Kansas City Chiefs 2015 NFL Draft Review

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The 2015 NFL Draft has passed and with minicamps well underway Last Word On Sports is taking a look at the selections from each team.  Today’s spotlight is on the Kansas City Chiefs.  Kansas City had an astounding nine selections in the draft. Here’s who they picked:

First round (18th overall): Marcus Peters, cornerback, Washington

Second round (49th overall): Mitch Morse, guard, Missouri

Third round (76th overall): Chris Conley, wide receiver, Georgia

Third round (98th overall): Steven Nelson, cornerback, Oregon State

Fourth round (118th overall): Ramik Wilson, inside linebacker, Georgia

Fifth round (172nd overall): D.J. Alexander, outside linebacker, Oregon State

Fifth round (173rd overall): James O’Shaughnessy, tight end, Illinois State

Sixth round (217th overall): Rakeem Nunez-Roches, defensive tackle, Southern Miss

Seventh round (233rd overall): Da’Ron Brown, wide receiver, Northern Illinois

Kansas City Chiefs 2015 NFL Draft Review

Best Player Selected: Marcus Peters

Peters was arguably the best cornerback in this draft on the field.  Teams were leery to select Peters because of his off-the-field issues.  Scouts questioned his emotional stability because of his history of coach confrontations that resulted in suspensions and his final dismissal from the Washington Huskies football team.

Peters is a complete corner athletically, and is great in press coverage.  He has confidence and toughness and closes on the ball well.  Peters is a standout player, but his success as a pro will be determined by his ability to stay even-keeled and control his emotions. Additionally, he is going to need to improve how he takes constructive criticism.

The Head-Scratcher: Ramik Wilson

Wilson started two years at Georgia, becoming an all-SEC selection his first year and earning second team all-SEC honors as a senior.  He has great range in the run game but struggles in coverage.  Wilson could use more weight on his frame as well, as he sits at just 237 pounds as an inside linebacker.  Wilson could get eaten up in the 3-4 scheme and be mauled by the higher quality offensive linemen in the NFL. This pick made a few analysts scratch their heads because of the scheme fit.

The Surprise: Marcus Peters

The Peters selection wasn’t surprising because of his talent, but more surprising because it wasn’t a wide receiver or an offensive lineman, which were two of Kansas City’s more pressing needs.  There was a lot of interest in Dorial Green-Beckham before the draft, but the Chiefs ended up passing on the troubled receiver.

The Steal: Chris Conley

Conley is an athletic freak, and had he played for a team that wasn’t so run-heavy like Georgia was (it’s hard not to use Todd Gurley, to be fair), his draft buzz would have been greater. Conley can fly, as he ran a 4.35 40-yard dash at the Combine, but he doesn’t just display his speed in shorts.  He’s an incredibly smooth runner, and he has decent size and hands. The biggest problem that Conley has is that he doesn’t handle physical coverage well.  Conley will have to adjust to the NFL to be successful – he must hit the weights and develop the strength to fight off physical coverage.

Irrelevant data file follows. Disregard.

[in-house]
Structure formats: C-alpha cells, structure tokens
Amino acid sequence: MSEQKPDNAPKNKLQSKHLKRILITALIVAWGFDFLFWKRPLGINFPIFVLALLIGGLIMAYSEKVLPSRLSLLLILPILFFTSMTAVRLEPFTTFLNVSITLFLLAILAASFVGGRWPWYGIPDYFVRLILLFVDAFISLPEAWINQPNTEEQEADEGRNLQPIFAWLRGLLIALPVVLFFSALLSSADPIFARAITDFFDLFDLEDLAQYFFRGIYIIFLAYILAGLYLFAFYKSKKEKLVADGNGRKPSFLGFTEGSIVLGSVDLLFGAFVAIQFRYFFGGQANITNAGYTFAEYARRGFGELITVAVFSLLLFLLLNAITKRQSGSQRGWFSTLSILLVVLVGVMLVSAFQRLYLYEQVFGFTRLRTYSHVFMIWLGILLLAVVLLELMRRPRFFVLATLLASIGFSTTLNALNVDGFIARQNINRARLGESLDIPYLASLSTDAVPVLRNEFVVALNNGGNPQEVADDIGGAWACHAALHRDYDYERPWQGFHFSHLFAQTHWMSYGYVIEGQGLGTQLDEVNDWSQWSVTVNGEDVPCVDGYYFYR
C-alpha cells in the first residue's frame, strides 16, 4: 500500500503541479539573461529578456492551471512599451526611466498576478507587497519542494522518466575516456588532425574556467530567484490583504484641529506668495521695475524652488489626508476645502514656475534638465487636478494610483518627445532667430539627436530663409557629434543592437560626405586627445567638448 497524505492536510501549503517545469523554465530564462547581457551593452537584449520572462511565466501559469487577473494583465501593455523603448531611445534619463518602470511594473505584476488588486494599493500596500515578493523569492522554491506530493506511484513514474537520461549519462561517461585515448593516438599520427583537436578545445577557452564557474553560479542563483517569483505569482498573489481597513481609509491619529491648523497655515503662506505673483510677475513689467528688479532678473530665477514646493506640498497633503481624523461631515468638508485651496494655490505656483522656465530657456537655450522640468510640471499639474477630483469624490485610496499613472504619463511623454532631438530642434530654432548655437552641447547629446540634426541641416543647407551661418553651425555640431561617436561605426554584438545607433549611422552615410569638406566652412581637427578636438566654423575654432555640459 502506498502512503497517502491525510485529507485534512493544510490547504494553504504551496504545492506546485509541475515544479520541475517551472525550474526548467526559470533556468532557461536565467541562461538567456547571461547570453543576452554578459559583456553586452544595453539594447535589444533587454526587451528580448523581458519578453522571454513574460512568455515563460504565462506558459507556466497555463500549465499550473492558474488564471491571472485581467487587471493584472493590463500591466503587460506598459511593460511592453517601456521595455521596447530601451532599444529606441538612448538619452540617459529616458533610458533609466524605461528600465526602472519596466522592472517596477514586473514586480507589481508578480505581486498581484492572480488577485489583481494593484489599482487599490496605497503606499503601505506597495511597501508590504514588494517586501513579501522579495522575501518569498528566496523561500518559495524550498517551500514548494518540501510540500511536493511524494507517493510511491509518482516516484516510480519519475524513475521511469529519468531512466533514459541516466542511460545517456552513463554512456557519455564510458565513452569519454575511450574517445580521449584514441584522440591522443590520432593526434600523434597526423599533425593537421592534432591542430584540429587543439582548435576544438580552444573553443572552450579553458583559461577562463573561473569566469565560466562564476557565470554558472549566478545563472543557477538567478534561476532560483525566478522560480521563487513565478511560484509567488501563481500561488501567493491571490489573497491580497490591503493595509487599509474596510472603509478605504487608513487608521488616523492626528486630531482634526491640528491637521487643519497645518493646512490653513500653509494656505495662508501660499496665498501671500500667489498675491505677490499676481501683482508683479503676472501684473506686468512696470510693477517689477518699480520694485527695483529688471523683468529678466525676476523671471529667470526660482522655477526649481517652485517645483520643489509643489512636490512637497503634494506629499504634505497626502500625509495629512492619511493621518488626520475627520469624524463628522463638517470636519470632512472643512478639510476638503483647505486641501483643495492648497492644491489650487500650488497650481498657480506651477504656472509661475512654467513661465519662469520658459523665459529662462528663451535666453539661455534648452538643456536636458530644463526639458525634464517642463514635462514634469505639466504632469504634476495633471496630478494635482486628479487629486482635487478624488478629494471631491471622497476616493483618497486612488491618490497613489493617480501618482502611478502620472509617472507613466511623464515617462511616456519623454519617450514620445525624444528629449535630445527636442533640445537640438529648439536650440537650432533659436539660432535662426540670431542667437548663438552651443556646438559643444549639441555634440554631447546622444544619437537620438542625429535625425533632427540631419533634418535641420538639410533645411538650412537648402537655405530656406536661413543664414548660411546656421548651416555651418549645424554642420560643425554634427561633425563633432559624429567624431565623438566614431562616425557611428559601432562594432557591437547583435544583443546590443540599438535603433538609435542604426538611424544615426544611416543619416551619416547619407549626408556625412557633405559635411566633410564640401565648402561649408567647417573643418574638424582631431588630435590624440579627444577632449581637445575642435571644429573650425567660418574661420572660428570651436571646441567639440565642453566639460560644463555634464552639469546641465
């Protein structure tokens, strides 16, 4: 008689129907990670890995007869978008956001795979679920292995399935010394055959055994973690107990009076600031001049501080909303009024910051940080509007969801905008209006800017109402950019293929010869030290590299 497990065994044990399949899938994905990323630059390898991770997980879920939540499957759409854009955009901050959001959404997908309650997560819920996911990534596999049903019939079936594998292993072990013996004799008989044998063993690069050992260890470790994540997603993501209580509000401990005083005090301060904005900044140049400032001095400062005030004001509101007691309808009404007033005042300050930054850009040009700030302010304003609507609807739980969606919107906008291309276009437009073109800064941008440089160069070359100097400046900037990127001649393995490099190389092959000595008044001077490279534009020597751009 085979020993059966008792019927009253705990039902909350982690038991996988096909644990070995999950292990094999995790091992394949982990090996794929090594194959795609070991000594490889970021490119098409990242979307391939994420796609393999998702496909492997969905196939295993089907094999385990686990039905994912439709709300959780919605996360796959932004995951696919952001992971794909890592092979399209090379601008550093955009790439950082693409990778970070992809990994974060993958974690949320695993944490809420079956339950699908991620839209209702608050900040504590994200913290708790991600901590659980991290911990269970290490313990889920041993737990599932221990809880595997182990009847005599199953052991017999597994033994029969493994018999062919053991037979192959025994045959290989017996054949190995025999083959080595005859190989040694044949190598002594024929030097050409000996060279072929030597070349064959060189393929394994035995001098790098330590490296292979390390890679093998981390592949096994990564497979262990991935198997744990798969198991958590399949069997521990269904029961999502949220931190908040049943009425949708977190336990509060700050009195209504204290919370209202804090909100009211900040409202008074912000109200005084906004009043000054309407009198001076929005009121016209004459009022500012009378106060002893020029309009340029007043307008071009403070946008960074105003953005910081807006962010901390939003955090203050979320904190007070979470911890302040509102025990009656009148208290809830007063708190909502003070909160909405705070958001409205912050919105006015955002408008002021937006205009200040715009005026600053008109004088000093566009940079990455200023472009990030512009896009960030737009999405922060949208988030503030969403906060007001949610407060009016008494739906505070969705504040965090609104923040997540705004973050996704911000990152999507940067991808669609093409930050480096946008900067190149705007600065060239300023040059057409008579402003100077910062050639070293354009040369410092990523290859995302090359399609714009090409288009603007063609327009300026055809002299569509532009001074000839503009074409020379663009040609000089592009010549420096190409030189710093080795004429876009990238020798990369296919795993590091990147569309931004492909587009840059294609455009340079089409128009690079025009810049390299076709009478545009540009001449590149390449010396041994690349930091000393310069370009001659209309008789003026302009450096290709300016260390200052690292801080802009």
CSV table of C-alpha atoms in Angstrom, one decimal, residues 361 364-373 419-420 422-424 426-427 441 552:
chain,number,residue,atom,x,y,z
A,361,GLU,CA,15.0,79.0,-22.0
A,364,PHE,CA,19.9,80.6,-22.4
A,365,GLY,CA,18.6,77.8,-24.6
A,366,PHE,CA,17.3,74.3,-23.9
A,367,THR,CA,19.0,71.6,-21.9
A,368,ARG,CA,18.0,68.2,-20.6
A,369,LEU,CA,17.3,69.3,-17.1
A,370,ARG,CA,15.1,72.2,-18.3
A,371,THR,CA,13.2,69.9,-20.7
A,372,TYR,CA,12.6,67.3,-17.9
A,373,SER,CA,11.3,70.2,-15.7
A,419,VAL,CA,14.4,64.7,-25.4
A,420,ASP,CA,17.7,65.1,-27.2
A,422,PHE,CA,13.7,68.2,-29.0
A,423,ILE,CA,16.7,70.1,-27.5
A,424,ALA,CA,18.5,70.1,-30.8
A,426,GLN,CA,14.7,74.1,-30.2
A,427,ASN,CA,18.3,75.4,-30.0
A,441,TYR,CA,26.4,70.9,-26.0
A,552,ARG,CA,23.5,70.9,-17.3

Most Likely to Turn Heads in Camp: Chris Conley

He makes catches like this.  And this.  Athleticism is Conley’s game, and he has it in spades.  Conley will make catches that will drive fans crazy. He certainly has the ability to turn heads in training camp.

The Rest

Mitch Morse will be an immediate starter, and if he moves to center or plays at guard he provides a big, strong frame in the middle. Most scouts have him projected as a 10-year player.

Steven Nelson was not one of the bigger corners in the draft at just 5’10″, but he is one of the more competitive. He had a solid 40-yard dash time of 4.49 seconds and showed up big in the Senior Bowl. He has some limitations, but he will be put in a minimal role as he develops and he could turn into a solid slot corner.

D.J. Alexander was Nelson’s teammate at Oregon State and he started 32 games for the Beavers. He was an outside linebacker in college, but Kansas City has said that Alexander will be playing inside for the Chiefs. He has outstanding speed and could be a special teams standout.

James O’Shaughnessy, a tight end from an FCS school (Illinois State), has solid athleticism but he isn’t the strongest and he will need time to develop.  It’s possible that O’Shaughnessy also sees time on some special teams units.

Rakeem Nunes-Roches is a 6’2” 307-pound defensive tackle from Southern Miss.  Nunes-Roches’ strength is his quickness off the ball.  He doesn’t have the length or strength to two-gap, but he explodes through holes and is relentless in his pursuit to the ball.

Da’Ron Brown, Kansas City’s seventh-round pick, doesn’t look to be much more than a camp player. He has average size and speed, but he has solid enough hands to keep him on the practice squad at least.

Bottom Line

Kansas City didn’t make any questionable picks, and they addressed some of the needs they had.  They picked up multiple corners to help with the depth situation and create turnovers, and they gave Alex Smith an athletic target.  Mitch Morse might not transition to center well, but if he does he could really help with the loss of Rodney Hudson.  This year was a solid draft by Kansas City that will give them depth at a few key positions.

Final Grade: 7.5/10

 

Check out our other draft reviews here.

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